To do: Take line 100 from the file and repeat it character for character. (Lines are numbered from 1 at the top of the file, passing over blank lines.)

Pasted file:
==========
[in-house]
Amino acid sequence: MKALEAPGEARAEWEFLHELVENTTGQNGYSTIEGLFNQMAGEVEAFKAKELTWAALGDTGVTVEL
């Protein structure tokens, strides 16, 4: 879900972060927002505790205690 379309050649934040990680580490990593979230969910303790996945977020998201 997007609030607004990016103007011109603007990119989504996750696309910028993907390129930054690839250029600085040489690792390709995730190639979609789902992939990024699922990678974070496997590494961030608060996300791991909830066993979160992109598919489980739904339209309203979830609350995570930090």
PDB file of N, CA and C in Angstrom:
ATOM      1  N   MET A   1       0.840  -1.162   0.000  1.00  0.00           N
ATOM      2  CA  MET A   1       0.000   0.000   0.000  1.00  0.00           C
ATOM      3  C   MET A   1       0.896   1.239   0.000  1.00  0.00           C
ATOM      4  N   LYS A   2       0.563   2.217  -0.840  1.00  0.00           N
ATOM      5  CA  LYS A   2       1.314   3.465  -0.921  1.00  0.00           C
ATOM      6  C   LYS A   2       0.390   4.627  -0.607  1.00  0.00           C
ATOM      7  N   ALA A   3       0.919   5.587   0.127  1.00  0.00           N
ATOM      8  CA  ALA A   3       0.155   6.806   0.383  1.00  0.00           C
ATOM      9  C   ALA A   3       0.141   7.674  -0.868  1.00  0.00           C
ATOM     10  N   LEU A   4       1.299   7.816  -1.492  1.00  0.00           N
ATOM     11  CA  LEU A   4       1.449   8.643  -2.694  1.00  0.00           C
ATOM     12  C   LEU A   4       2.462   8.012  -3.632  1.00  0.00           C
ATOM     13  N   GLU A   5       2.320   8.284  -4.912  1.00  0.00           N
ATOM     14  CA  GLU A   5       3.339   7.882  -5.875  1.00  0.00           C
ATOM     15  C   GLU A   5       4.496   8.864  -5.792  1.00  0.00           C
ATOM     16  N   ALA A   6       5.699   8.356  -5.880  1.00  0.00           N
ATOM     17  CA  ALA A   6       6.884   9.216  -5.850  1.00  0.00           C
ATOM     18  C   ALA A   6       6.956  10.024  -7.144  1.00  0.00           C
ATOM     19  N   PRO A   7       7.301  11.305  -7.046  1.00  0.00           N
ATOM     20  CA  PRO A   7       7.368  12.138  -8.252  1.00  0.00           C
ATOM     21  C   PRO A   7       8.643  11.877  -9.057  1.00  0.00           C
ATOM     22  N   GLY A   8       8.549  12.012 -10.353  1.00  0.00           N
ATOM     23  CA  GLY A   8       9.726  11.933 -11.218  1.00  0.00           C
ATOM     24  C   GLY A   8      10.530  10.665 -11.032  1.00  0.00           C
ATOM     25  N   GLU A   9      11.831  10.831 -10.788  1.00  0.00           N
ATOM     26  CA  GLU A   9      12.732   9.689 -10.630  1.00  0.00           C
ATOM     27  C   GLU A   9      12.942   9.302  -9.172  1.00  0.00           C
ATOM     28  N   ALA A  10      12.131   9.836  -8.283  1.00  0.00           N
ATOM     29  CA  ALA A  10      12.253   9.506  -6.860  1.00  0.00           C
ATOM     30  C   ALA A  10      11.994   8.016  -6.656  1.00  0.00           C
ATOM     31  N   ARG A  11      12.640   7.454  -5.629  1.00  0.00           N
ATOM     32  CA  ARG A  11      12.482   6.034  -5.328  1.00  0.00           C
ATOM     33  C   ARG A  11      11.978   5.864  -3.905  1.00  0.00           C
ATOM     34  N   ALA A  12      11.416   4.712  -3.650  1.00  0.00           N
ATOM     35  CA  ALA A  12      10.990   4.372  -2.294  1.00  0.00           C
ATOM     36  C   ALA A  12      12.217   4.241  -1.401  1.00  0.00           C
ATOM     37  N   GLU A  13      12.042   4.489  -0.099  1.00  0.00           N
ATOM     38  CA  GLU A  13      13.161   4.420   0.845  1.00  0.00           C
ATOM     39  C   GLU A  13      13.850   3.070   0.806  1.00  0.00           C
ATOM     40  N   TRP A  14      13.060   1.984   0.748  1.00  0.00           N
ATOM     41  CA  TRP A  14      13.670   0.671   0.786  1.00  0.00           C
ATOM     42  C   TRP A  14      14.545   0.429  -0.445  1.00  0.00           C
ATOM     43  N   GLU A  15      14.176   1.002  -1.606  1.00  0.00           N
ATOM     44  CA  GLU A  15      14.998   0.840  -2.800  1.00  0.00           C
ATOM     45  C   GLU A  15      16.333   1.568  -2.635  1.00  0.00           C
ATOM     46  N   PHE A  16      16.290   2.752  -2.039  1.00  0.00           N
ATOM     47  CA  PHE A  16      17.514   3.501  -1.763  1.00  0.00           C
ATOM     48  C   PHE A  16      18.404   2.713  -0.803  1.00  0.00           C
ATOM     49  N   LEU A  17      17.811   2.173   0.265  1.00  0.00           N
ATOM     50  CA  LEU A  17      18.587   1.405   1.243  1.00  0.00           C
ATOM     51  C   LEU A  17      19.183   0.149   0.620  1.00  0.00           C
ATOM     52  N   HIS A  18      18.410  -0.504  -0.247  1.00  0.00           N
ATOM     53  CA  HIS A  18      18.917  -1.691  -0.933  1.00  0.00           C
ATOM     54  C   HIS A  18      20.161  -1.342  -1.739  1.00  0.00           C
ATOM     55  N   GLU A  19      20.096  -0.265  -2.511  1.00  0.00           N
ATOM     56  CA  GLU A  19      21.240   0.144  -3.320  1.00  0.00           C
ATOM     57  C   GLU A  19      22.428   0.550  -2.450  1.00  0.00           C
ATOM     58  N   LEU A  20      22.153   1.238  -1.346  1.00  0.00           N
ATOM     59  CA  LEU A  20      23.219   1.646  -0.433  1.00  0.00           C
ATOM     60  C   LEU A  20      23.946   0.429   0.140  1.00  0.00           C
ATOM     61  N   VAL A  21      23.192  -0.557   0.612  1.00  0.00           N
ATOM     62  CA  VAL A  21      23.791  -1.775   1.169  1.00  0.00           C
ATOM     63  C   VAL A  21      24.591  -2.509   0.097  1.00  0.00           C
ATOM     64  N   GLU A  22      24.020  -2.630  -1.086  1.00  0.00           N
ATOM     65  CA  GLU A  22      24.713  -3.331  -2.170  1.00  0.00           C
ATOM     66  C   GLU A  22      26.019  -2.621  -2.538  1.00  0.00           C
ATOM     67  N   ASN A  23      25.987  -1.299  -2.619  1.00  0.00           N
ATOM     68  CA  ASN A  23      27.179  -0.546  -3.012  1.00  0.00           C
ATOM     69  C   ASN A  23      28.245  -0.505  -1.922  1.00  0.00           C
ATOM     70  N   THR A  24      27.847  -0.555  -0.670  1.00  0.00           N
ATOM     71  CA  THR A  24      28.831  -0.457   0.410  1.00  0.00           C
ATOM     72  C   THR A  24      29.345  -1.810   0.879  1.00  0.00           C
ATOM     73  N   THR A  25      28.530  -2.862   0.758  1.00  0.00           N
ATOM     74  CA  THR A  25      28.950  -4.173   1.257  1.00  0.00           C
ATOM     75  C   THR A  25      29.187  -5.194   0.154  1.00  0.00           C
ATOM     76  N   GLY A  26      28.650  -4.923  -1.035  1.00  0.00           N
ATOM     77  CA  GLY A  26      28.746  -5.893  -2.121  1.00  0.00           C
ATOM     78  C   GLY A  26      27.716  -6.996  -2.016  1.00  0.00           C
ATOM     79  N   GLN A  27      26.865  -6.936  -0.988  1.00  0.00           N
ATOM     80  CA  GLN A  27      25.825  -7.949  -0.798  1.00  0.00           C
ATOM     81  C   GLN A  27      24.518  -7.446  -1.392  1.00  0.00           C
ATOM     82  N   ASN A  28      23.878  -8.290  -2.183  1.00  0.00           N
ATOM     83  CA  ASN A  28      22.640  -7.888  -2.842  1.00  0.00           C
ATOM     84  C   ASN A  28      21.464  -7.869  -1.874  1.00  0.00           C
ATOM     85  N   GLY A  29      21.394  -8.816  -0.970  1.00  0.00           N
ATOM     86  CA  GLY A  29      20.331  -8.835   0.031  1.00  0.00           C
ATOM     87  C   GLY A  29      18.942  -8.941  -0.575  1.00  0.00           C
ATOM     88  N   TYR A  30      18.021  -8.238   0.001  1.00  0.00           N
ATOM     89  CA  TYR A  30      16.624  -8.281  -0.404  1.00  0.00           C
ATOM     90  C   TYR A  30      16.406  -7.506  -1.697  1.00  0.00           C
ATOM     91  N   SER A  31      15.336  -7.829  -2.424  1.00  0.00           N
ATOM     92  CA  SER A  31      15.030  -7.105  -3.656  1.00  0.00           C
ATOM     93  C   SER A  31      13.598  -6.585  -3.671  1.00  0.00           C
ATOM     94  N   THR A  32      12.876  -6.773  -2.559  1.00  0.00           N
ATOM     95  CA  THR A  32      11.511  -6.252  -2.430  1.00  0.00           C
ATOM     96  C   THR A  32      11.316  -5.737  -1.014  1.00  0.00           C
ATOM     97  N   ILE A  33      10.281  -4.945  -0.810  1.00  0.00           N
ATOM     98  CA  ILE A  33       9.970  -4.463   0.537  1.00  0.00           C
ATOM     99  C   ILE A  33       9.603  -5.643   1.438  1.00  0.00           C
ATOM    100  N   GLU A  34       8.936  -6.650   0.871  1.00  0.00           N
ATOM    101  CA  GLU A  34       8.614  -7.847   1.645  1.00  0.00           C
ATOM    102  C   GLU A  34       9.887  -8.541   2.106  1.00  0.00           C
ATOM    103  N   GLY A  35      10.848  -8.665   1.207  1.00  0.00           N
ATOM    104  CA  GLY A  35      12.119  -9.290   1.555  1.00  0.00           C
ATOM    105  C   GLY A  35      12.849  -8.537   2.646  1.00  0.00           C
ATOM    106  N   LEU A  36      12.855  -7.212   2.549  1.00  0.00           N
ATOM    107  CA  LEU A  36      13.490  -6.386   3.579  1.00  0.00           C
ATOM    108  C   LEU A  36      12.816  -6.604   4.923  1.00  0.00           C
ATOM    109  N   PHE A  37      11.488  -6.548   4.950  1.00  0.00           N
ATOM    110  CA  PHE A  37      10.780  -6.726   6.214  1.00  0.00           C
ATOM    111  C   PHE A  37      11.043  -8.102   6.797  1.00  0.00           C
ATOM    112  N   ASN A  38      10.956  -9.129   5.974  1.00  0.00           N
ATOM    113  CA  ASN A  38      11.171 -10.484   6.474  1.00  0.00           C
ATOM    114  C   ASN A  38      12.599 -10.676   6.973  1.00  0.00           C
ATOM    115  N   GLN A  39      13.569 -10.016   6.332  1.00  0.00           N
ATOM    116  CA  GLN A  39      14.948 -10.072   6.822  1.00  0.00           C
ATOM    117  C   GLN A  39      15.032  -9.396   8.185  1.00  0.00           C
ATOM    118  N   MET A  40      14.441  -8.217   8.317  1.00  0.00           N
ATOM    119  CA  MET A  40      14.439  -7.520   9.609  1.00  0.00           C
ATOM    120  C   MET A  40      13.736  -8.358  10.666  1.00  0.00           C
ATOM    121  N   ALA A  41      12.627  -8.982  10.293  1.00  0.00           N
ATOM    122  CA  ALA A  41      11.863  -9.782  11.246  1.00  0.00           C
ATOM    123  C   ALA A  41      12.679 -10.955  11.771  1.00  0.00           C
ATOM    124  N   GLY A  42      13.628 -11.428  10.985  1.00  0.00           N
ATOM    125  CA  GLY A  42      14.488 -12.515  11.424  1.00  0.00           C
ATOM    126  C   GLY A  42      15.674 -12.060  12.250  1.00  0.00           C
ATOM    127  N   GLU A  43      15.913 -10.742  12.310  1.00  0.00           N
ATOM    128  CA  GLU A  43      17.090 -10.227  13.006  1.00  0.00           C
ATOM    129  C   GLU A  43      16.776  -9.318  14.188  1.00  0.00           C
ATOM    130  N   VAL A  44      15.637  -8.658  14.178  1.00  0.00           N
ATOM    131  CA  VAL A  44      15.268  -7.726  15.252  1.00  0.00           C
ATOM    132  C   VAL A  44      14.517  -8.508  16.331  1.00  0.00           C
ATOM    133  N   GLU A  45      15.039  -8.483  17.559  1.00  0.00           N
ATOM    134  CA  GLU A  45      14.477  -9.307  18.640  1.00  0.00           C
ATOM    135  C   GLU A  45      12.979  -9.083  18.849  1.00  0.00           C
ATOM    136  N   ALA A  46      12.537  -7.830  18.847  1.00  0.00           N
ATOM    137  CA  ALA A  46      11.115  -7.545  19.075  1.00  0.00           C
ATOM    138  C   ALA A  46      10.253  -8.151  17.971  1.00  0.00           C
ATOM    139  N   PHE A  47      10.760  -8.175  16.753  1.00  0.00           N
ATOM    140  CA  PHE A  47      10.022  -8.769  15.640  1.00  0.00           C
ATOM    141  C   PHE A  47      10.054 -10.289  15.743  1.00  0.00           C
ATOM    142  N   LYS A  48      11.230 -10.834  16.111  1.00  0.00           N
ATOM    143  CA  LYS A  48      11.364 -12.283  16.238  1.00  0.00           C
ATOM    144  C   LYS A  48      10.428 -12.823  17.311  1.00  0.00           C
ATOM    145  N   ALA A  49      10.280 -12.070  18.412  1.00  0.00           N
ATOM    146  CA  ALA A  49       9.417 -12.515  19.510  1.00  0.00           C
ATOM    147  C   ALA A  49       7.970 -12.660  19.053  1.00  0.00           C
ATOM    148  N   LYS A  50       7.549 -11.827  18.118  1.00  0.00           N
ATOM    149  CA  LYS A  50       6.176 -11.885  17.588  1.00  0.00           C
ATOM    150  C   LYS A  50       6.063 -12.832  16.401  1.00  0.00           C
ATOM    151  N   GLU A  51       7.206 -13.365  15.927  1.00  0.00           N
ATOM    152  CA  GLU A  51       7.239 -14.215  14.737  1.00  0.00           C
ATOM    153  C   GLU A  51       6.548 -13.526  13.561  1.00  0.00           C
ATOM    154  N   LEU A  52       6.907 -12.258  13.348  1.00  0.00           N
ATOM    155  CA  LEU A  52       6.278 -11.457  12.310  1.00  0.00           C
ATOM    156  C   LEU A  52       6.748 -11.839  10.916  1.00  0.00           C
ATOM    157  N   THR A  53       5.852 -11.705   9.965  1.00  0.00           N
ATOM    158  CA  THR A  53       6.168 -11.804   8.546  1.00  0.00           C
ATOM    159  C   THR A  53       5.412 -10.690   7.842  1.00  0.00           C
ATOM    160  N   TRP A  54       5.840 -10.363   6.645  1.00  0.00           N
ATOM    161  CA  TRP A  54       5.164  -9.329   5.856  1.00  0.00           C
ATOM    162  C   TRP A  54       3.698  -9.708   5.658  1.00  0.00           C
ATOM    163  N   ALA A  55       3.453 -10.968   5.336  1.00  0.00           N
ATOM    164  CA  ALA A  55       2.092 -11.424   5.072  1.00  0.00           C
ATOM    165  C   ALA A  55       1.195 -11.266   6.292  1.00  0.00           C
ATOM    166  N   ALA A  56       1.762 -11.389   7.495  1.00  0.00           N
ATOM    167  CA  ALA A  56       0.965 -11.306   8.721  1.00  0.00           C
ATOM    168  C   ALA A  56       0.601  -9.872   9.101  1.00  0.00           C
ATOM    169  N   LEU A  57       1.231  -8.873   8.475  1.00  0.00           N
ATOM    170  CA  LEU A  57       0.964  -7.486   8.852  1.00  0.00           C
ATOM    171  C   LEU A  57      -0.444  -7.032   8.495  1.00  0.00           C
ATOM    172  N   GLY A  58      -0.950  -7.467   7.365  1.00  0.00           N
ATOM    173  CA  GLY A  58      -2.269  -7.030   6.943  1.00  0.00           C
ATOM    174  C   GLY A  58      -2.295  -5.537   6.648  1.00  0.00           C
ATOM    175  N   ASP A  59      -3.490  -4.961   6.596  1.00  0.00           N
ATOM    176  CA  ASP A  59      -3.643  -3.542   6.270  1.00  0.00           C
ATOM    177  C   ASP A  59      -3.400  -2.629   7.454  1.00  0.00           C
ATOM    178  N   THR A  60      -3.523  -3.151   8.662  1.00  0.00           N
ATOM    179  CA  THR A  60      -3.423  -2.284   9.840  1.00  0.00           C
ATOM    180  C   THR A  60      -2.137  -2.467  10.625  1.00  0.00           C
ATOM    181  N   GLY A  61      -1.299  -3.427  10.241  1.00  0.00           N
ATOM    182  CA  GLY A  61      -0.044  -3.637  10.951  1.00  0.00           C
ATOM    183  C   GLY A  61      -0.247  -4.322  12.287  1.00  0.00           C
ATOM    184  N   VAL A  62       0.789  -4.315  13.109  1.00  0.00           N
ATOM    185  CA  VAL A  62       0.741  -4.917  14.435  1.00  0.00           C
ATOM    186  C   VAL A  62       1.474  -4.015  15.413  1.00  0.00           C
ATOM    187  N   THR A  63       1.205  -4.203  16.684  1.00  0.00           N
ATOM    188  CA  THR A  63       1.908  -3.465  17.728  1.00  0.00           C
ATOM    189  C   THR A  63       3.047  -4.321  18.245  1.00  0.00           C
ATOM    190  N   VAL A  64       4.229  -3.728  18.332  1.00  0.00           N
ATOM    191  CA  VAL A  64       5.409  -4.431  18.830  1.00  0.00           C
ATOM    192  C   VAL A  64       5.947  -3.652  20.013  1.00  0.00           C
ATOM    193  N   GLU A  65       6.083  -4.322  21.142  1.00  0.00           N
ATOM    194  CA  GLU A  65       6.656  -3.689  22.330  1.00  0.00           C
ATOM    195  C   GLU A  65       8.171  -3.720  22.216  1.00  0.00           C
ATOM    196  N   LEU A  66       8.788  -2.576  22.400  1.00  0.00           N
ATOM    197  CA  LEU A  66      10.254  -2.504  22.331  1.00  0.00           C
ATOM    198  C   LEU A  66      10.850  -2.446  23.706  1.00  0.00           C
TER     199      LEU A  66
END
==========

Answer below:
ATOM     96  C   THR A  32      11.316  -5.737  -1.014  1.00  0.00           C